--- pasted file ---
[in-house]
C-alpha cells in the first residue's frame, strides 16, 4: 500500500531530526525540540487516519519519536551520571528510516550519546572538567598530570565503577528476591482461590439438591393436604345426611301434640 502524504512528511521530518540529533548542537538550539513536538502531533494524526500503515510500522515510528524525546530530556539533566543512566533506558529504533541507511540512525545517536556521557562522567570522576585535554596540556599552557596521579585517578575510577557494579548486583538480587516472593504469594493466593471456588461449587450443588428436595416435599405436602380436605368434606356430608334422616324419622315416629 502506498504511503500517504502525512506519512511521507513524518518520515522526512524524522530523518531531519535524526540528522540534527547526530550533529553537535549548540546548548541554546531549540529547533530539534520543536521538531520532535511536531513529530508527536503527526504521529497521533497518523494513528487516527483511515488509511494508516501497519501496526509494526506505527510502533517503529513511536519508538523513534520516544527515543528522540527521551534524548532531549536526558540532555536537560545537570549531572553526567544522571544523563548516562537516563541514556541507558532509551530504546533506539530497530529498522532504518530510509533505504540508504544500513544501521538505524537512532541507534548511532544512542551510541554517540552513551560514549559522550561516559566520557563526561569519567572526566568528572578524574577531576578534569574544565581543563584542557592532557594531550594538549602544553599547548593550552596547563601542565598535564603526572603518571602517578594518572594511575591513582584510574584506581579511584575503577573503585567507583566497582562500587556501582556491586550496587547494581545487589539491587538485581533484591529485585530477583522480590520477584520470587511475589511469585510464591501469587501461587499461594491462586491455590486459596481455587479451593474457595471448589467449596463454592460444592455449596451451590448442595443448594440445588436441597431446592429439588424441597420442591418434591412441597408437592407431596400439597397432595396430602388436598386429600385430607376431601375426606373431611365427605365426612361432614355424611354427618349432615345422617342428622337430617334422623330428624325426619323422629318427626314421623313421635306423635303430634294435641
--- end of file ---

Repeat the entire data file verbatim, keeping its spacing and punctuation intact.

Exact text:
[in-house]
C-alpha cells in the first residue's frame, strides 16, 4: 500500500531530526525540540487516519519519536551520571528510516550519546572538567598530570565503577528476591482461590439438591393436604345426611301434640 502524504512528511521530518540529533548542537538550539513536538502531533494524526500503515510500522515510528524525546530530556539533566543512566533506558529504533541507511540512525545517536556521557562522567570522576585535554596540556599552557596521579585517578575510577557494579548486583538480587516472593504469594493466593471456588461449587450443588428436595416435599405436602380436605368434606356430608334422616324419622315416629 502506498504511503500517504502525512506519512511521507513524518518520515522526512524524522530523518531531519535524526540528522540534527547526530550533529553537535549548540546548548541554546531549540529547533530539534520543536521538531520532535511536531513529530508527536503527526504521529497521533497518523494513528487516527483511515488509511494508516501497519501496526509494526506505527510502533517503529513511536519508538523513534520516544527515543528522540527521551534524548532531549536526558540532555536537560545537570549531572553526567544522571544523563548516562537516563541514556541507558532509551530504546533506539530497530529498522532504518530510509533505504540508504544500513544501521538505524537512532541507534548511532544512542551510541554517540552513551560514549559522550561516559566520557563526561569519567572526566568528572578524574577531576578534569574544565581543563584542557592532557594531550594538549602544553599547548593550552596547563601542565598535564603526572603518571602517578594518572594511575591513582584510574584506581579511584575503577573503585567507583566497582562500587556501582556491586550496587547494581545487589539491587538485581533484591529485585530477583522480590520477584520470587511475589511469585510464591501469587501461587499461594491462586491455590486459596481455587479451593474457595471448589467449596463454592460444592455449596451451590448442595443448594440445588436441597431446592429439588424441597420442591418434591412441597408437592407431596400439597397432595396430602388436598386429600385430607376431601375426606373431611365427605365426612361432614355424611354427618349432615345422617342428622337430617334422623330428624325426619323422629318427626314421623313421635306423635303430634294435641